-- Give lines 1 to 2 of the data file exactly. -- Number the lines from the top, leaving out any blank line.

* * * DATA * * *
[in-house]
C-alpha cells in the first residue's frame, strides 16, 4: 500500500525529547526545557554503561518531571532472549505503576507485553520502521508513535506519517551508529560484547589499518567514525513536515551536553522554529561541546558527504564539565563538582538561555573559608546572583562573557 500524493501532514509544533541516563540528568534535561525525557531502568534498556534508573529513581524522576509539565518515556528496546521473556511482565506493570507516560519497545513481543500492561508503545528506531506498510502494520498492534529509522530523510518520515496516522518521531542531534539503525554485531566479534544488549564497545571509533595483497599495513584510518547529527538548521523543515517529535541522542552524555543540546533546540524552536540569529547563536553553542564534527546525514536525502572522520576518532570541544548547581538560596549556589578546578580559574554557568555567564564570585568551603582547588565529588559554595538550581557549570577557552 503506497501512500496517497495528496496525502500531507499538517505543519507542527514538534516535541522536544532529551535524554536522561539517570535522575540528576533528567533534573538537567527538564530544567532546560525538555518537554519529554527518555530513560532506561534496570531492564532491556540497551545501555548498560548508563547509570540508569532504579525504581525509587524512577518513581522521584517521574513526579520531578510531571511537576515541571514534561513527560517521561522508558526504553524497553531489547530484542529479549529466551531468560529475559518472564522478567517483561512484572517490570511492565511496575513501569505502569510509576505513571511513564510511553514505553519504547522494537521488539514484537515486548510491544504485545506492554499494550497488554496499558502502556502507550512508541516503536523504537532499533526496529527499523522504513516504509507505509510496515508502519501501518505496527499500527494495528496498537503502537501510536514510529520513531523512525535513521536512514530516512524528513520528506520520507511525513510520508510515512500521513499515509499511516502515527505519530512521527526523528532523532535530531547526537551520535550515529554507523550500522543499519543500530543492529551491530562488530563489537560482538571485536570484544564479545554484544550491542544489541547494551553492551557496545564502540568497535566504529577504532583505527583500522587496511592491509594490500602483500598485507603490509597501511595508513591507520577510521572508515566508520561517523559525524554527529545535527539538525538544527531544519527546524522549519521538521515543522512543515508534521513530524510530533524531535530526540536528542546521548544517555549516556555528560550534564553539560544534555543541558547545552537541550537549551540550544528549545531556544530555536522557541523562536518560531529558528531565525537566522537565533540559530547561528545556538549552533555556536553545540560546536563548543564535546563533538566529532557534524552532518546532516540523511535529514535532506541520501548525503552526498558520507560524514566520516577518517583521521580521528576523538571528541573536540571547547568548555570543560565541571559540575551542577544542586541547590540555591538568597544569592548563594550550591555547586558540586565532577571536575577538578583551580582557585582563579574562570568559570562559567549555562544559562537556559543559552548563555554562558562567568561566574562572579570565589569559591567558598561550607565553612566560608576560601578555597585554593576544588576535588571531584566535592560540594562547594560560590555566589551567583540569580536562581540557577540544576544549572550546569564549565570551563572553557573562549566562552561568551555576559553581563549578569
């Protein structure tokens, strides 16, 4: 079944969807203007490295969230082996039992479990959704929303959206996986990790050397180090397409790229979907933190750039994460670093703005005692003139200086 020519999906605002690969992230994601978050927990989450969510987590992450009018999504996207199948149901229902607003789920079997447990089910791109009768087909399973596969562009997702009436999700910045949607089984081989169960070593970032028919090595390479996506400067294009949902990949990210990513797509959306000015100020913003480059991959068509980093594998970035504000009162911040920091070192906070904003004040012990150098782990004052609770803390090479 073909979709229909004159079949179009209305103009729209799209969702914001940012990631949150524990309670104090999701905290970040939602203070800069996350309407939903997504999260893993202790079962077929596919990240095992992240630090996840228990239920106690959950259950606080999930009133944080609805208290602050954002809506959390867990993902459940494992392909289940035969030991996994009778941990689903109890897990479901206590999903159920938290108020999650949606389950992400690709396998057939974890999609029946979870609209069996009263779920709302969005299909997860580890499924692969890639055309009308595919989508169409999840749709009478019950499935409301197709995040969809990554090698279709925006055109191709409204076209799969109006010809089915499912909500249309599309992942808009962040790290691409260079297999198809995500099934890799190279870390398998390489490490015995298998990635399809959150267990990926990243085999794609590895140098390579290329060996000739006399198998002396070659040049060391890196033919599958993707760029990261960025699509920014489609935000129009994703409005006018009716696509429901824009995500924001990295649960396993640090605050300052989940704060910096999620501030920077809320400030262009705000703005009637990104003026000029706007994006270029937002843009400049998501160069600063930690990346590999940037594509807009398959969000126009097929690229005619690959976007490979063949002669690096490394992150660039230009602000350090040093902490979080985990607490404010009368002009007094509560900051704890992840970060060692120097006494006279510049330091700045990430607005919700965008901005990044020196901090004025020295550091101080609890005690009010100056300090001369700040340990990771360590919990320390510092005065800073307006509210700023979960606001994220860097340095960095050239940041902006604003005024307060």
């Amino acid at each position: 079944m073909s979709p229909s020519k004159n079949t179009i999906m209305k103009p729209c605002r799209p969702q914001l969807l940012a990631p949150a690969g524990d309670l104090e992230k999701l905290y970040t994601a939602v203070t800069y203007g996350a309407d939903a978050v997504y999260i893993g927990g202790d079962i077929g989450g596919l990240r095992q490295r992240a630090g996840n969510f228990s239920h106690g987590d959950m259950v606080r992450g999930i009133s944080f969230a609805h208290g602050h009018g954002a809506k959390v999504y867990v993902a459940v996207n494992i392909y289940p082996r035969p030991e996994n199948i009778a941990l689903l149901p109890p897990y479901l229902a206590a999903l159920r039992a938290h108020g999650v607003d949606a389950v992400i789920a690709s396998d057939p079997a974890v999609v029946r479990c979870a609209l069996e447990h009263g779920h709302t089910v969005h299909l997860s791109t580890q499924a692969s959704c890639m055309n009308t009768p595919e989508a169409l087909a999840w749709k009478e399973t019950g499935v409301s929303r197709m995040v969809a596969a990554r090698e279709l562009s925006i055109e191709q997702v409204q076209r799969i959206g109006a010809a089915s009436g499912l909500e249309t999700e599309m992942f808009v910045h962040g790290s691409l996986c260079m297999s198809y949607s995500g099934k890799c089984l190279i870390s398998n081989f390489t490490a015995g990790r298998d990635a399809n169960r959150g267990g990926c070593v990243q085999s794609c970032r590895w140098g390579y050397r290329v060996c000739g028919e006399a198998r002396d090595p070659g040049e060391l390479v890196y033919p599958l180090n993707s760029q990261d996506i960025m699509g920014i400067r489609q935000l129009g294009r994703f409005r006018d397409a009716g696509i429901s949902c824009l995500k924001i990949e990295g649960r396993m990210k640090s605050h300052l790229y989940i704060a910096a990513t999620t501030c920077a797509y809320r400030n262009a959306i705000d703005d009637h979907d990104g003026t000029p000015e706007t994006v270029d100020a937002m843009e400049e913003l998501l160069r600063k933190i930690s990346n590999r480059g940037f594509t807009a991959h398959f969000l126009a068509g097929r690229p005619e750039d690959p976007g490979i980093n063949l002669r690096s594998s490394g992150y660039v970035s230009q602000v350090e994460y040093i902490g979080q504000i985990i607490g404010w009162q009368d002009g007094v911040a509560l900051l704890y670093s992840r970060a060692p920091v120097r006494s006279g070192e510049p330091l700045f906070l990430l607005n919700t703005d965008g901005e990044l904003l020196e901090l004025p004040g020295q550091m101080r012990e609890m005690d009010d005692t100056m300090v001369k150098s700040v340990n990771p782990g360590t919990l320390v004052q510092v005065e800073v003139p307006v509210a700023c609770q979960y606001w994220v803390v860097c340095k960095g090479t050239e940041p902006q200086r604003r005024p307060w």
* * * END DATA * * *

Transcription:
[in-house]
C-alpha cells in the first residue's frame, strides 16, 4: 500500500525529547526545557554503561518531571532472549505503576507485553520502521508513535506519517551508529560484547589499518567514525513536515551536553522554529561541546558527504564539565563538582538561555573559608546572583562573557 500524493501532514509544533541516563540528568534535561525525557531502568534498556534508573529513581524522576509539565518515556528496546521473556511482565506493570507516560519497545513481543500492561508503545528506531506498510502494520498492534529509522530523510518520515496516522518521531542531534539503525554485531566479534544488549564497545571509533595483497599495513584510518547529527538548521523543515517529535541522542552524555543540546533546540524552536540569529547563536553553542564534527546525514536525502572522520576518532570541544548547581538560596549556589578546578580559574554557568555567564564570585568551603582547588565529588559554595538550581557549570577557552 503506497501512500496517497495528496496525502500531507499538517505543519507542527514538534516535541522536544532529551535524554536522561539517570535522575540528576533528567533534573538537567527538564530544567532546560525538555518537554519529554527518555530513560532506561534496570531492564532491556540497551545501555548498560548508563547509570540508569532504579525504581525509587524512577518513581522521584517521574513526579520531578510531571511537576515541571514534561513527560517521561522508558526504553524497553531489547530484542529479549529466551531468560529475559518472564522478567517483561512484572517490570511492565511496575513501569505502569510509576505513571511513564510511553514505553519504547522494537521488539514484537515486548510491544504485545506492554499494550497488554496499558502502556502507550512508541516503536523504537532499533526496529527499523522504513516504509507505509510496515508502519501501518505496527499500527494495528496498537503502537501510536514510529520513531523512525535513521536512514530516512524528513520528506520520507511525513510520508510515512500521513499515509499511516502515527505519530512521527526523528532523532535530531547526537551520535550515529554507523550500522543499519543500530543492529551491530562488530563489537560482538571485536570484544564479545554484544550491542544489541547494551553492551557496545564502540568497535566504529577504532583505527583500522587496511592491509594490500602483500598485507603490509597501511595508513591507520577510521572508515566508520561517523559525524554527529545535527539538525538544527531544519527546524522549519521538521515543522512543515508534521513530524510530533524531535530526540536528542546521548544517555549516556555528560550534564553539560544534555543541558547545552537541550537549551540550544528549545531556544530555536522557541523562536518560531529558528531565525537566522537565533540559530547561528545556538549552533555556536553545540560546536563548543564535546563533538566529532557534524552532518546532516540523511535529514535532506541520501548525503552526498558520507560524514566520516577518517583521521580521528576523538571528541573536540571547547568548555570543560565541571559540575551542577544542586541547590540555591538568597544569592548563594550550591555547586558540586565532577571536575577538578583551580582557585582563579574562570568559570562559567549555562544559562537556559543559552548563555554562558562567568561566574562572579570565589569559591567558598561550607565553612566560608576560601578555597585554593576544588576535588571531584566535592560540594562547594560560590555566589551567583540569580536562581540557577540544576544549572550546569564549565570551563572553557573562549566562552561568551555576559553581563549578569